Health Service Journal subscription – for Healthcare Leaders, an HSJ subscription provides you with a clear and unbiased view of what’s happening now and what’s coming up, locally and nationally.
NHS Providers Briefings – as part of their offer for members, NHS Providers produce a number of briefings to help boards understand policy developments and provide an effective commentary.
Collaborating Well Podcasts and Webinars resources on this site also has a wide range of resources to support your thinking and understanding of the landscape around you which will help you grow networks and see opportunities.
Book: Quiet – The Power of Introverts in a World That Can’t Stop Talking – Susan Cain – Penguin Books 2013
Book: Alive at Work – The Neuroscience of Helping Your People Love What They Do – Daniel M Cable 2019
Book: Your First 100 Days: How to make maximum impact in your new leadership role (Financial Times Series) 2011 – concise and easy to read, with helpful examples and an ongoing case study
Book: New Power: Why outsiders are winning, institutions are failing, and how the rest of us can keep up in the age of mass participation – 2019 – Jeremy Heimans and Henry Timms
- Be personally visible – work shifts, share lunch and breaks in the same place as everyone else does, even with a busy schedule, use these insights to inform and triangulate the views you are receiving in data and board papers.
- Create Joy in Work – encourage fun, laughter and innovation. Encourage ‘radiators’ (people who radiate positivity, enthusiasm, good stories and laughter)
- Listen carefully to negative views – work to understand the perspectives of those people who aren’t feeling positive about their roles. What part can the organisation play in improving that? These diverse views are important – ignoring them makes change and your leadership feel less credible to those people.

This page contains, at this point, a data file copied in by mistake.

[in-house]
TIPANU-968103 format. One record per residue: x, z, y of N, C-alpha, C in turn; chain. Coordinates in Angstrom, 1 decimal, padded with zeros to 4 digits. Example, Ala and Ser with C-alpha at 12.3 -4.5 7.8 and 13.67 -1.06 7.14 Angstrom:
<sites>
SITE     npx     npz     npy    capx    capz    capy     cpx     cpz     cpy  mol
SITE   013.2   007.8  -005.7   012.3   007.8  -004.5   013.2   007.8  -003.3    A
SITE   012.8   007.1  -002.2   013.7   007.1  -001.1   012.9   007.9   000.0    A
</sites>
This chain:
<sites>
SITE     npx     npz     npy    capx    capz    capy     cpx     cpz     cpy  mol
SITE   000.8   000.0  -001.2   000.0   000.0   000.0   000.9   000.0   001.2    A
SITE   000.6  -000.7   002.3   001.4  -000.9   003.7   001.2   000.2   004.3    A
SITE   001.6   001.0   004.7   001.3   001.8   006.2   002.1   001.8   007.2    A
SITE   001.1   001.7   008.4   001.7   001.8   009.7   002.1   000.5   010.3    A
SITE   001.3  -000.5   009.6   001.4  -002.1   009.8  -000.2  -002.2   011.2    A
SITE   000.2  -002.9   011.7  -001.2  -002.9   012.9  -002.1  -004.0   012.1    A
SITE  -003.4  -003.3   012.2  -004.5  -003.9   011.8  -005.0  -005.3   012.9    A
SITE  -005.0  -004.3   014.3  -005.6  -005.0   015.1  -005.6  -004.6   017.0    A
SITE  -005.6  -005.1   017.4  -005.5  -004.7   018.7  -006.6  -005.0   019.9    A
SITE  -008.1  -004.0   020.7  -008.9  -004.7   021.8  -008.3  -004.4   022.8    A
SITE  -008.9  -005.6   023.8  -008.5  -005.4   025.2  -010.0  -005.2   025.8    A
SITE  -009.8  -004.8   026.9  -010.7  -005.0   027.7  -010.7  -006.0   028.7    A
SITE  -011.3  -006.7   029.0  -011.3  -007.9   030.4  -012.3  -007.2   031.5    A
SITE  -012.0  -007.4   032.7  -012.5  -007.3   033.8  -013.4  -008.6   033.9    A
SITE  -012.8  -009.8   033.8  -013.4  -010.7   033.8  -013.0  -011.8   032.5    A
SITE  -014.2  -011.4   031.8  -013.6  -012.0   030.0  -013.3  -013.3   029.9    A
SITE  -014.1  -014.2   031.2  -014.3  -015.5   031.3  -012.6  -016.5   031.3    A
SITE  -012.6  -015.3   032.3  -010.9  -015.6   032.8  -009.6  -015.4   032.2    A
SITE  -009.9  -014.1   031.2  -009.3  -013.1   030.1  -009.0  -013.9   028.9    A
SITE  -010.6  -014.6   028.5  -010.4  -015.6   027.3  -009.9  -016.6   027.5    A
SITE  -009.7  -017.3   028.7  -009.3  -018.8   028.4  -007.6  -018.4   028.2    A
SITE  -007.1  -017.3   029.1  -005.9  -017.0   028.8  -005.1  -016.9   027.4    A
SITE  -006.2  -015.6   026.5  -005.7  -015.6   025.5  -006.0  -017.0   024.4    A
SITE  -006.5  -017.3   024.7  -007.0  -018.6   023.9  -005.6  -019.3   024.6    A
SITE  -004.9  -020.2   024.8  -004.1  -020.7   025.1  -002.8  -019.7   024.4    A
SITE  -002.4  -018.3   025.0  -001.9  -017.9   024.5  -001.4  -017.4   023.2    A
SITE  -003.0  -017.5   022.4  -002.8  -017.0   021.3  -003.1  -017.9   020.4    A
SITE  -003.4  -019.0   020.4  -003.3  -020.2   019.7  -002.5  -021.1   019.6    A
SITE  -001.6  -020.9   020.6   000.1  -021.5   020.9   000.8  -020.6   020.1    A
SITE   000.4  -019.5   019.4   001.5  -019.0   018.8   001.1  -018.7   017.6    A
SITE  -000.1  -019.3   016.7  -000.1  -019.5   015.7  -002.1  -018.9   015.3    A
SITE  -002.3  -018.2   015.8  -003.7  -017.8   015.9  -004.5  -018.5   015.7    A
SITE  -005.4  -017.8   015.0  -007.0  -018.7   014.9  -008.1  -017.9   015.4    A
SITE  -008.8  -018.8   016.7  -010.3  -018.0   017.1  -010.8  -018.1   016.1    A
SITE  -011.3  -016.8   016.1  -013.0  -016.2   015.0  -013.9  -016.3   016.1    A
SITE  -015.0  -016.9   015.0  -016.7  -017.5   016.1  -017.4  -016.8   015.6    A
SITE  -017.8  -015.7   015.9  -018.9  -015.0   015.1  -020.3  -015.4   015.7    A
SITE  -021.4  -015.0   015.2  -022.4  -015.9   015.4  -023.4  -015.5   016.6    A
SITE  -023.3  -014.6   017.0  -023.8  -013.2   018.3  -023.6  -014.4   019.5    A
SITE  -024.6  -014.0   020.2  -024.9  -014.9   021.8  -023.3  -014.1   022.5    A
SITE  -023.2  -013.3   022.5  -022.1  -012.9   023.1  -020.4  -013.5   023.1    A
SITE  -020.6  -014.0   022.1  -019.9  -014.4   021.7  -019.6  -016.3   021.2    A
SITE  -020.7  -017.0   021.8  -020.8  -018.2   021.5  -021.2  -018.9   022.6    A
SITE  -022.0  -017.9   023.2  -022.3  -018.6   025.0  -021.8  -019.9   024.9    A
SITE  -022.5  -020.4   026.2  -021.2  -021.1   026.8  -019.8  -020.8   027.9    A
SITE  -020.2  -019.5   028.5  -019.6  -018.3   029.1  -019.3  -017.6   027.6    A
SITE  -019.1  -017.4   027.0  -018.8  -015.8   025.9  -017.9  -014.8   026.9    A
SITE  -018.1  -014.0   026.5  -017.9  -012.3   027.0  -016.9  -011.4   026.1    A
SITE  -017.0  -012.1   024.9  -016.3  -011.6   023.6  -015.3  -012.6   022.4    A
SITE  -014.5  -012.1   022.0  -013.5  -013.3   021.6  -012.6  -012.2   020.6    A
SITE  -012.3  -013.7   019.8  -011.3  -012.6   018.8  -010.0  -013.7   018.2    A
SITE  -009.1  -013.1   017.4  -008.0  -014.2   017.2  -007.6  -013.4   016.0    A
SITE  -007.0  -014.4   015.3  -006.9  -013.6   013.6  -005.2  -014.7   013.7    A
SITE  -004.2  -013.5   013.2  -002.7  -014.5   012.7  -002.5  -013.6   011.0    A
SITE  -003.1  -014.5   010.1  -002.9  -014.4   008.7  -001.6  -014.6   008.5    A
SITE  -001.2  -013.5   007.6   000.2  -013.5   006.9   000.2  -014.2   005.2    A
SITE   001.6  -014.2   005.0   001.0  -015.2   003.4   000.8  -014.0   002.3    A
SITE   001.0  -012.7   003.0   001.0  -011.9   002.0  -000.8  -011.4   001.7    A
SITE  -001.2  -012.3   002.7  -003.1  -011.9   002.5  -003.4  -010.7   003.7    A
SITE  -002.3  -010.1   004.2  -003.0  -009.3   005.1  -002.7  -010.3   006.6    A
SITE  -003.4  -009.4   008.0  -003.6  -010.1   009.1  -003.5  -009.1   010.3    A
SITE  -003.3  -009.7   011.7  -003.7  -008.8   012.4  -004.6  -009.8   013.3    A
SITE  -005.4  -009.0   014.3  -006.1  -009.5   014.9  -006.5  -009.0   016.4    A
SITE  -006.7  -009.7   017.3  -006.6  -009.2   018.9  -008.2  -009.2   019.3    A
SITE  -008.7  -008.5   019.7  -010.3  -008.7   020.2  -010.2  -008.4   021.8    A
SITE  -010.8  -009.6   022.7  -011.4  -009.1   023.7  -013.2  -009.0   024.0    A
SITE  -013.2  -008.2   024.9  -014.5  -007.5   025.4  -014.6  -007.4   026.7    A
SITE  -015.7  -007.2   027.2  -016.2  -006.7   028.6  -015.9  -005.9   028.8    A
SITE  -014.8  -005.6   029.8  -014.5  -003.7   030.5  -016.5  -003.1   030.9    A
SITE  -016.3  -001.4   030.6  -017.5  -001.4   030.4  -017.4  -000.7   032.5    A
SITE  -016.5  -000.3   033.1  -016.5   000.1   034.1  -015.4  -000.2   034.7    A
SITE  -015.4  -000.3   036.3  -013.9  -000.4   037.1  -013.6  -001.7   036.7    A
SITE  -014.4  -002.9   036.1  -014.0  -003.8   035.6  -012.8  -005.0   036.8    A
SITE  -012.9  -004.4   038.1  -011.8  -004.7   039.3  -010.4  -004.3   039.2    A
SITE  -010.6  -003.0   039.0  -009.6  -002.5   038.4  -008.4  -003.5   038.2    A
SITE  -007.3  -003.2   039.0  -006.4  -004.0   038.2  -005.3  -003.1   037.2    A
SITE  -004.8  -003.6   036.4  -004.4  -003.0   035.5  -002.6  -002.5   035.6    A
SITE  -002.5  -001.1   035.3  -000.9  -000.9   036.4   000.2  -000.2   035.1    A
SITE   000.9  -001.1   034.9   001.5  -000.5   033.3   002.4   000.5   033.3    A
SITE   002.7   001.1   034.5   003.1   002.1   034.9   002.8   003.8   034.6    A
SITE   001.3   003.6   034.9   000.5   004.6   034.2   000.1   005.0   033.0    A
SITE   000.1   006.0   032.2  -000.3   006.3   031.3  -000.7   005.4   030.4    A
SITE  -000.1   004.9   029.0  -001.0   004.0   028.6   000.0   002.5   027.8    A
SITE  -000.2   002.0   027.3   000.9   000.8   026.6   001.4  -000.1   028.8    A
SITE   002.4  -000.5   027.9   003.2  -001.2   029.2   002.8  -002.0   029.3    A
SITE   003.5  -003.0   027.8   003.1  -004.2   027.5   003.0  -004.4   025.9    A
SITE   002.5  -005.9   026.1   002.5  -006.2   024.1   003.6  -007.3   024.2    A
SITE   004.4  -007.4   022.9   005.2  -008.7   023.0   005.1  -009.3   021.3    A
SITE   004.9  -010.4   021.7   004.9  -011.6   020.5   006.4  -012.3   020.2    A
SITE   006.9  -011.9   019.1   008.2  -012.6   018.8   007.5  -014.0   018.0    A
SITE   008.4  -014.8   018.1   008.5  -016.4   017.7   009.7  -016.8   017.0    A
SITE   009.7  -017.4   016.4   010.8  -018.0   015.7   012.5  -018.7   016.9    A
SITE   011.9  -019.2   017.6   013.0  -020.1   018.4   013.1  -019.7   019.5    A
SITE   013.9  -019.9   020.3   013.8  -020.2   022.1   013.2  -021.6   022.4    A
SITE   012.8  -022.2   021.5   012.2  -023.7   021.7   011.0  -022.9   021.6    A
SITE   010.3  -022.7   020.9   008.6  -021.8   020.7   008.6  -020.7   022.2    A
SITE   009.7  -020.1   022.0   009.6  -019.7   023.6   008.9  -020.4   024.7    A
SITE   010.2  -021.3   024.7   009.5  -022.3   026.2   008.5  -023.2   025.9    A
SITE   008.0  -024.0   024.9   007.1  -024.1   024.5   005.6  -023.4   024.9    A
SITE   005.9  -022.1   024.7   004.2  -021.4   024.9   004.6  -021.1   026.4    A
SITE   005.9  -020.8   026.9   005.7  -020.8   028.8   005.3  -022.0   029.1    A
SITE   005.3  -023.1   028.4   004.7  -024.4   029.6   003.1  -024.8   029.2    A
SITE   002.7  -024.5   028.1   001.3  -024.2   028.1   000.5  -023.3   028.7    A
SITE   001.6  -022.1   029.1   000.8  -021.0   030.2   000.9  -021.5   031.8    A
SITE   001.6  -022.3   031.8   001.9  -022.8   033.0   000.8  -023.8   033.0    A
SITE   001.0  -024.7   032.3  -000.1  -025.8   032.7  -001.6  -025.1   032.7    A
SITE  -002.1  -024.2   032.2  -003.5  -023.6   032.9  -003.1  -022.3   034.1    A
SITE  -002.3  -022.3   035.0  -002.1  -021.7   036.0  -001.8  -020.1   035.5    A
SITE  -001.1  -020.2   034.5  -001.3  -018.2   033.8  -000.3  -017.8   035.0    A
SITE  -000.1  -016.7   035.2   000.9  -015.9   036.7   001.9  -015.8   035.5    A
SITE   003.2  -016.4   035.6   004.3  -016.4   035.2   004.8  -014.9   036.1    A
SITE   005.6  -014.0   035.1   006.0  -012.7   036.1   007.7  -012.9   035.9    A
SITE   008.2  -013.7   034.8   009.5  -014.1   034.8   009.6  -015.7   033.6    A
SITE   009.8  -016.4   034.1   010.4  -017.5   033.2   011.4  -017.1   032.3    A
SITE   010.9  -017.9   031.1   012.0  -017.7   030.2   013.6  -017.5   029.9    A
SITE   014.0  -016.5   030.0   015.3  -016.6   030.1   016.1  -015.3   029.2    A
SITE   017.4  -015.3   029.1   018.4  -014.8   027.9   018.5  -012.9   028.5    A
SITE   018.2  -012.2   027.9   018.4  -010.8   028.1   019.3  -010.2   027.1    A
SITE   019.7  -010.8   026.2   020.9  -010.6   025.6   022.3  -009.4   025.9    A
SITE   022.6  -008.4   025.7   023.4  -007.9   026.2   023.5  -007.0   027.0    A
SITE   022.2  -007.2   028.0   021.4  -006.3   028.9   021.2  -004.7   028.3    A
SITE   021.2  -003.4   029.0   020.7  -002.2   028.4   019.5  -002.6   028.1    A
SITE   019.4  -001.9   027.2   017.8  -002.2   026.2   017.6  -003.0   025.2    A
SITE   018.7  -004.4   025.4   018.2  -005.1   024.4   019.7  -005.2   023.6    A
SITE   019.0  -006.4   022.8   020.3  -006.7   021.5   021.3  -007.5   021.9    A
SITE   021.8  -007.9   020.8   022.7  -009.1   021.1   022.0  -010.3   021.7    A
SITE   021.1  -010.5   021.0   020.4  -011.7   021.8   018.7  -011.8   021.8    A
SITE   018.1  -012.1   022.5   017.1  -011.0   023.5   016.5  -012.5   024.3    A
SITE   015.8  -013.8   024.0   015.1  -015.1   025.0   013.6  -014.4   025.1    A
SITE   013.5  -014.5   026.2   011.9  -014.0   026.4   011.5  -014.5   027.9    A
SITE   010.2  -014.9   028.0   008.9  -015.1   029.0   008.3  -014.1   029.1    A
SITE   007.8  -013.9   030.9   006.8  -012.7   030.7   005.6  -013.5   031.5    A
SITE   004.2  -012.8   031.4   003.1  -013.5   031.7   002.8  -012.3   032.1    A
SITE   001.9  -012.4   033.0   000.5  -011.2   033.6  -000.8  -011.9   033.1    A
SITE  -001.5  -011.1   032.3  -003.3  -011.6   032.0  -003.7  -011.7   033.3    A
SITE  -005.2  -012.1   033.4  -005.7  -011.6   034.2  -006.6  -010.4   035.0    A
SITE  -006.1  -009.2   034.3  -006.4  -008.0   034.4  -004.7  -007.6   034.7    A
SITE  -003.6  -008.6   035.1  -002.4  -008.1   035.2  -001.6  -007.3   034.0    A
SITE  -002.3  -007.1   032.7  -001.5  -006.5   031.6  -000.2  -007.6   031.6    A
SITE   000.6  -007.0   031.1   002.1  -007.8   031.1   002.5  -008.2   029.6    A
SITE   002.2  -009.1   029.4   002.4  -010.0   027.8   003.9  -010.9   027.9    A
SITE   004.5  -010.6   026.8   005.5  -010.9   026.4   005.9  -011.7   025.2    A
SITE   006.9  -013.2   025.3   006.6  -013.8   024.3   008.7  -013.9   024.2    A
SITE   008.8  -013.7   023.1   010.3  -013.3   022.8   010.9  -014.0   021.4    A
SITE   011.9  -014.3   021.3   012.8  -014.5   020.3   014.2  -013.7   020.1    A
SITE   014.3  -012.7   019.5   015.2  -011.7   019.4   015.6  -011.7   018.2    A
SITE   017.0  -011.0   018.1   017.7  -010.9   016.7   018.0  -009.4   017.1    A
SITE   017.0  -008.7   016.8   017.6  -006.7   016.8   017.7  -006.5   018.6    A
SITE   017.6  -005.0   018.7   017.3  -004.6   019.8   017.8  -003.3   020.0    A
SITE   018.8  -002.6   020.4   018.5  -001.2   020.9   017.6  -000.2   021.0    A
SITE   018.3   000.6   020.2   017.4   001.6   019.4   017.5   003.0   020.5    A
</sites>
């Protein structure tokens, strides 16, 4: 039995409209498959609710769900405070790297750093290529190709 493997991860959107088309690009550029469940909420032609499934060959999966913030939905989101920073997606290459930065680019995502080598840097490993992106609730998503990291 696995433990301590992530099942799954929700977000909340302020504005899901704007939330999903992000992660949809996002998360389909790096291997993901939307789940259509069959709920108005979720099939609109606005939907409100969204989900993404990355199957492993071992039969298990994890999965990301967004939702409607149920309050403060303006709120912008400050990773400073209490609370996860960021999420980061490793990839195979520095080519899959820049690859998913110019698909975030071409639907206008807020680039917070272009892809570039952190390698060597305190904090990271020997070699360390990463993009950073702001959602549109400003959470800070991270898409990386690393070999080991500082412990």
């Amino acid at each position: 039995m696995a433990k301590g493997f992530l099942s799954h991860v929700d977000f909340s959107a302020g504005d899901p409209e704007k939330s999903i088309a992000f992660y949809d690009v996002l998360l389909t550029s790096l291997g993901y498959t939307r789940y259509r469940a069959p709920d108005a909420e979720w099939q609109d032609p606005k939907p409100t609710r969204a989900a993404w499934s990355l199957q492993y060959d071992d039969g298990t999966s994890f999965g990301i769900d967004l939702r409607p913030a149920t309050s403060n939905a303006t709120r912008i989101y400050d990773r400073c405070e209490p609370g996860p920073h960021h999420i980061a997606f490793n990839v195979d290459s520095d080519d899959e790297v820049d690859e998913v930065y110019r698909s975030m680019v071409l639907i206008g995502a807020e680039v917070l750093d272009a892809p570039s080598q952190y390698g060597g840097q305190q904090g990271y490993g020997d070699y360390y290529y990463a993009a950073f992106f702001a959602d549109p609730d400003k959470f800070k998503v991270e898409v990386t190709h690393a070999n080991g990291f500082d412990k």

- Don’t compromise on hiring great people – with the right values.
- Ask yourself and others consistently – what is it like to be on the receiving end of me? Particularly if things are not going as well as you would wish. Use a 360 tool after six to nine months in role (see homepage link).
- Get onto social media – it might not be your natural setting but just watch and listen to start with until you are ready start to contribute. It can be an extension of your leadership presence. Of course, as it is an immediate interface with the public, people will comment for good or ill, but it is a way to share what you are passionate about and your organisation’s profile.
- Two-way communication – communicate extensively to your teams, remembering that communication must be a two-way process. Tell stories and try everything – newsletters, podcasts, social media, large and small meetings. Always ask staff what they think should be done. “You said, we did” is as powerful for staff as it is for patients.
- Practice self-compassion – prioritise your wellbeing, personal development, ensure you have a coach and a mentor; two very different things and both essential support when transitioning into an executive role.
- Foster the learning opportunity when things go wrong – the key is to learn, respond and adapt. Calmness is hugely underrated but it’s a key quality in leadership.
- Network and be curious – learn from others, find /give support, build relationships, inside and outside your own organisation.
- Remember what your role is here to do – a non-executive holds the executives to account but is also a member of the unitary board. An executive leads their function but is also a member of the unitary board.
- Don’t ever be afraid to ask the obvious questions. They may seem obvious, but they can be the most revealing.
- NHS Constitution, Trust Strategic Objectives and Values – anchoring decisions and discussions with these foundations can cut through some of the turbulence of operational challenges.